One of the workers leveling the mud before planting the rice seedlings.
One of the workers leveling the mud before planting the rice seedlings.
The shedded skin of a rice field snake.
The shedded skin of a rice field snake.
Motorcycles are the main form of transport for getting in and out of the padi fields.
Motorcycles are the main form of transport for getting in and out of the padi fields.
A wasps hive on a tree above our heads. The wasps were the size of my thumb.
A wasps hive on a tree above our heads. The wasps were the size of my thumb. I wouldn’t want to get stung by them.
The majestic Gunung Agung can be seen rising more than 3000m from the countryside.
The majestic Gunung Agung can be seen rising more than 3,000m from the countryside.

The walk makes a large circle and we ended up back at Murni’s Warung for lunch at around 1pm.

My Own Thoughts

Should you go for this nature walk? Well, that depends on what you expect out of it. If you are a nature lover, then this is a no brainer question. For bird watchers, this would be interesting whether you are from the South East Asian region or much further afield. As I mentioned earlier, most of the birds are common to other South East Asian countries and only a few are exclusive to Indonesia. As to what kinds of birds you hope to see really depends on seasons and a bit of luck.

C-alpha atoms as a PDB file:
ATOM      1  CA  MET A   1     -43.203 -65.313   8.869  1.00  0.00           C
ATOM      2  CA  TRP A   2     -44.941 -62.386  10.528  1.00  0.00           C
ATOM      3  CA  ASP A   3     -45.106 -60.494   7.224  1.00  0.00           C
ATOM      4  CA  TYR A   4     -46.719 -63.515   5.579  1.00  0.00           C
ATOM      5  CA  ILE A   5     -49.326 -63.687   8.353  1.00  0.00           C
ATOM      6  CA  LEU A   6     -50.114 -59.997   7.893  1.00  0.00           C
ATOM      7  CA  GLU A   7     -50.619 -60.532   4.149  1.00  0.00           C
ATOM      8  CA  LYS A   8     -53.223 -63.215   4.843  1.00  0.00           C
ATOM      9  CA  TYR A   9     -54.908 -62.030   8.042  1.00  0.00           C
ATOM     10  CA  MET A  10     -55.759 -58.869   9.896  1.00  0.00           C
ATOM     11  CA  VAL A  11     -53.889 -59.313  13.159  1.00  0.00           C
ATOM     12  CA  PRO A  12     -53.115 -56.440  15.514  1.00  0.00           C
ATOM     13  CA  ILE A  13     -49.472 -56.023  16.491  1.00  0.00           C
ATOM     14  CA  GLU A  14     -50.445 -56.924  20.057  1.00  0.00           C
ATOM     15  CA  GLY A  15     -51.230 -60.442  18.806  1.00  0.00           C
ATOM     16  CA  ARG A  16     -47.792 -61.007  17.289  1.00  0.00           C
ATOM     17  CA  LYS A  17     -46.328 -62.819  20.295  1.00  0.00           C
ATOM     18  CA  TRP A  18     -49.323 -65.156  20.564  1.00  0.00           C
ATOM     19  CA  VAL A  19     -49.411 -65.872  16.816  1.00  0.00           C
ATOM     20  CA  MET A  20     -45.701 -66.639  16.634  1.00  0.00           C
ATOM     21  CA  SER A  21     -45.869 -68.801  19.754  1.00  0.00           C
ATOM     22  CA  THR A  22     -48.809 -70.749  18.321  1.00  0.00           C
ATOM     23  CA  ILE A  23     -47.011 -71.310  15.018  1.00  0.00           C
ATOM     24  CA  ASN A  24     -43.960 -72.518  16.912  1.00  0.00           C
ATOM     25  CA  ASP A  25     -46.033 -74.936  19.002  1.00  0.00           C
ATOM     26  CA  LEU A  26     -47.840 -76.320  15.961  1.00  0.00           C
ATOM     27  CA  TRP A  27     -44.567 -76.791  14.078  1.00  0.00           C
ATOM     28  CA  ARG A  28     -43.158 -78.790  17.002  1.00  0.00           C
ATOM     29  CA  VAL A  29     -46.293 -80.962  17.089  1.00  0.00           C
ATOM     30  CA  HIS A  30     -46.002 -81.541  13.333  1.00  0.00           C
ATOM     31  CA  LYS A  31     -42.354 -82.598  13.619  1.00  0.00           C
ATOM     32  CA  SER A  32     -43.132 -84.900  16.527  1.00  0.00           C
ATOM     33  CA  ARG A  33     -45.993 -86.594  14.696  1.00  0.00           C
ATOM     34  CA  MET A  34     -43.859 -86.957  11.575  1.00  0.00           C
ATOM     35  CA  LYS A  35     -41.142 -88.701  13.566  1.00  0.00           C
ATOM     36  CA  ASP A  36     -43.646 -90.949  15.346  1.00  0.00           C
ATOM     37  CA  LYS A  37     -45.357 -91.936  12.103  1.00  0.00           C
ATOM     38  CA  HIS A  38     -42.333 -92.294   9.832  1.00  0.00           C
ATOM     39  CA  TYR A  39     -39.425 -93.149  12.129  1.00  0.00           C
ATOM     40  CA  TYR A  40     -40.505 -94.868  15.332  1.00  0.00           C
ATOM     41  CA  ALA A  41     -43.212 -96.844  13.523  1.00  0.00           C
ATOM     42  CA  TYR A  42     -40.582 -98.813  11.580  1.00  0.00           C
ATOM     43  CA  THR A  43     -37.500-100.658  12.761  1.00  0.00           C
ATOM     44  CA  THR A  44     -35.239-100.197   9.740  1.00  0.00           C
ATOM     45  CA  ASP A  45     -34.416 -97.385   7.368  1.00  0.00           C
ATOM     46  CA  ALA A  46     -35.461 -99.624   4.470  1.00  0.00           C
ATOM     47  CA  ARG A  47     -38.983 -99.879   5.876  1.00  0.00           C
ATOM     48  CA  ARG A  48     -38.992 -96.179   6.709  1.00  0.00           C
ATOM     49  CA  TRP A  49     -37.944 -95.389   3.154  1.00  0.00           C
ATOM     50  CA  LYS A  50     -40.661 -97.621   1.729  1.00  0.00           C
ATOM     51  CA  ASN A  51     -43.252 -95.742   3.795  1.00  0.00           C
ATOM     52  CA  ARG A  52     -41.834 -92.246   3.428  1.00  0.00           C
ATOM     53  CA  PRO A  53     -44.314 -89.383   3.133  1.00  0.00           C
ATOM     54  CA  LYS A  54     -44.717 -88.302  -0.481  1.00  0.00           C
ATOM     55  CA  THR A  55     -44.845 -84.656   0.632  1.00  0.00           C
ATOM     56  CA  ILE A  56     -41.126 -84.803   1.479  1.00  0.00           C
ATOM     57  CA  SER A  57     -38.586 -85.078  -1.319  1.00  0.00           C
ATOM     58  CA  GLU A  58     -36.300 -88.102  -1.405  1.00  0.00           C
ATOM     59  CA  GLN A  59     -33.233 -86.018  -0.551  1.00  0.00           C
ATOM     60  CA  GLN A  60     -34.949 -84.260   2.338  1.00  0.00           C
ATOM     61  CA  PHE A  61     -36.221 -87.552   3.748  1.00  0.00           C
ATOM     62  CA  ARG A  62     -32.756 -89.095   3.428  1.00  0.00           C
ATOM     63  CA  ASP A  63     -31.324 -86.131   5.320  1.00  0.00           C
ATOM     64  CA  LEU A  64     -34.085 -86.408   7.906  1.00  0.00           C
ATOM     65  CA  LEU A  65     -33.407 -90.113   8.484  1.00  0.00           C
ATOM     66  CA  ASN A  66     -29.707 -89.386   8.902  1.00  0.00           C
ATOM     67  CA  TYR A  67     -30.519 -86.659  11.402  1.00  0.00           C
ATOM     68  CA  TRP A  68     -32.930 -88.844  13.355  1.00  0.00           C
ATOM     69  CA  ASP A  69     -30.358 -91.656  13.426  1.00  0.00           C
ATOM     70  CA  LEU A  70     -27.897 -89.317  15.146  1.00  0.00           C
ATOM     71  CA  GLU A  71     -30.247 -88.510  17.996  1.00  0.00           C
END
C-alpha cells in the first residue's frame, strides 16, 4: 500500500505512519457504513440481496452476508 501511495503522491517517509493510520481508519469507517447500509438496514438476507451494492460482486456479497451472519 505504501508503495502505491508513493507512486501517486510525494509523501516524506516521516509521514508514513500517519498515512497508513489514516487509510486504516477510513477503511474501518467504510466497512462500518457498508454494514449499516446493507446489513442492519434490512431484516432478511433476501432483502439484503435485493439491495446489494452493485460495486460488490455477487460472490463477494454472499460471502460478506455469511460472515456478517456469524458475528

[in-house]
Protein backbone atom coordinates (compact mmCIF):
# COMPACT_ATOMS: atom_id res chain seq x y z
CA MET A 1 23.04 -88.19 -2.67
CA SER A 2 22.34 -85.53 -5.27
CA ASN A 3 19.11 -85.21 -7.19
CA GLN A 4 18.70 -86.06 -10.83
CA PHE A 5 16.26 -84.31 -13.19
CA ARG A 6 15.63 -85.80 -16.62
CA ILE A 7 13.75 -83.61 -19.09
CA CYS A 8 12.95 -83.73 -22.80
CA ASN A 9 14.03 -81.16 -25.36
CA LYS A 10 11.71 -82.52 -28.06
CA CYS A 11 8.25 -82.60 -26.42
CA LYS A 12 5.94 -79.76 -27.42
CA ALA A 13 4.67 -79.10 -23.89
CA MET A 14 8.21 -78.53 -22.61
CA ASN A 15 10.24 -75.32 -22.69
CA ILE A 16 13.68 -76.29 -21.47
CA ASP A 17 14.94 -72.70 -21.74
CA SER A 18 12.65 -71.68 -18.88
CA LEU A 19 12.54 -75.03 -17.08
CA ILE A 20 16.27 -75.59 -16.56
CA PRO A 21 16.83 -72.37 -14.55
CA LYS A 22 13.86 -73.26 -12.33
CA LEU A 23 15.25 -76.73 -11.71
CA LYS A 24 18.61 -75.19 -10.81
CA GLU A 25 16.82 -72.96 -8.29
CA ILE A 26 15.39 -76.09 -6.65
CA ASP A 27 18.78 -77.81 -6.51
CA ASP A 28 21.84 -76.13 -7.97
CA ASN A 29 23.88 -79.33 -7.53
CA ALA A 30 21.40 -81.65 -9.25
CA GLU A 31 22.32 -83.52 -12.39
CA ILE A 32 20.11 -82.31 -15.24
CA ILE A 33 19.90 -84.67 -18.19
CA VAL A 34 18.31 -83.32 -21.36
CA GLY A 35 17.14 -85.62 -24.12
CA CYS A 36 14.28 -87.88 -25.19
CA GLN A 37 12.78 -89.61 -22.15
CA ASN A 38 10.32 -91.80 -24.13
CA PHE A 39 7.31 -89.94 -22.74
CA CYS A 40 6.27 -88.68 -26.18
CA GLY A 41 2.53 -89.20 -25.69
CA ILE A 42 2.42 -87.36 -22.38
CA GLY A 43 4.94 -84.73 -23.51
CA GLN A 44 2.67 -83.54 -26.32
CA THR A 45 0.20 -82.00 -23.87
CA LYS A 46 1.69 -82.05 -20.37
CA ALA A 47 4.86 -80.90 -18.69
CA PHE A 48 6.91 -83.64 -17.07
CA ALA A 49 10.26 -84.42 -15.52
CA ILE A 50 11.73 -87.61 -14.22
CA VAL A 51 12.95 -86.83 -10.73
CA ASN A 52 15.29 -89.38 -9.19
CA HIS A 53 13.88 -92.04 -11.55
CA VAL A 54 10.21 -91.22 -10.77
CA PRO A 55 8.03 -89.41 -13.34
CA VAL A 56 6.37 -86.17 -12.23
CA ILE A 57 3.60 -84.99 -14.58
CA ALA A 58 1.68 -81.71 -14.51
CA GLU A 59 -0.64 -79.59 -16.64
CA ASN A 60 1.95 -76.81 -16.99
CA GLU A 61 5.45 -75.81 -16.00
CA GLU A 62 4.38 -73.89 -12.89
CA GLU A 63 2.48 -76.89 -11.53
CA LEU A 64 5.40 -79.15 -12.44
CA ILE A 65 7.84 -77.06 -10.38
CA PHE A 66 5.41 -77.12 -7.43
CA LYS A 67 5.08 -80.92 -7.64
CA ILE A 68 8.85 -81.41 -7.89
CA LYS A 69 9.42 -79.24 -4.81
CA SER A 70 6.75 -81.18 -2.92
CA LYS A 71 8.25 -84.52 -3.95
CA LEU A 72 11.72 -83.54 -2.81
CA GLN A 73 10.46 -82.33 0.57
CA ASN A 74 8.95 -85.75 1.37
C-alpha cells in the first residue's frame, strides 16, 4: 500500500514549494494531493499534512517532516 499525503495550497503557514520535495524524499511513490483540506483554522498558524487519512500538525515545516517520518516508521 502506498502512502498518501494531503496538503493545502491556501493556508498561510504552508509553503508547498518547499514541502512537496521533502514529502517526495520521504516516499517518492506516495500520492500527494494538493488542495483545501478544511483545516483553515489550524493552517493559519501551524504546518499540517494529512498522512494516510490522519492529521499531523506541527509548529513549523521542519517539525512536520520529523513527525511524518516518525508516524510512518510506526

For casual tourists, this is more a matter of cost then. At USD37/person, this 4 hour walk isn’t cheap by Balinese standards. However, I felt the price is worth it for Su’s knowledge and guiding. I could walk the same route by myself but I wouldn’t see more than 10% nor understand the significance of what I’m seeing. In fact, I met many tourists walking by themselves along the same way, but they were just admiring the scenery without seeing the details. The price does include a nice lunch and refreshments back at Murni’s Warung at the end of the walk.

If you decide to go, then wear light clothing with a hat. Apply plenty of sunscreen as the weather gets really hot and humid. Bring water, although Su does give out a bottle of mineral water before the start of the walk. The distance covered by the walk is roughly 5~6km and it’s over flat ground with some climbing of slopes here and there. Walking shoes would be the best, although I just wore my casual sandals. Most of the time, the birds are really quite far away, although you will be given binoculars to see them. To capture photos of the birds, you will need at least a 400mm lens, or a 300mm lens with 1.4x or 2.0x tele-converter. I don’t recommend walking around with a 500-800mm lens, you’ll probably collapse from sun stroke by then.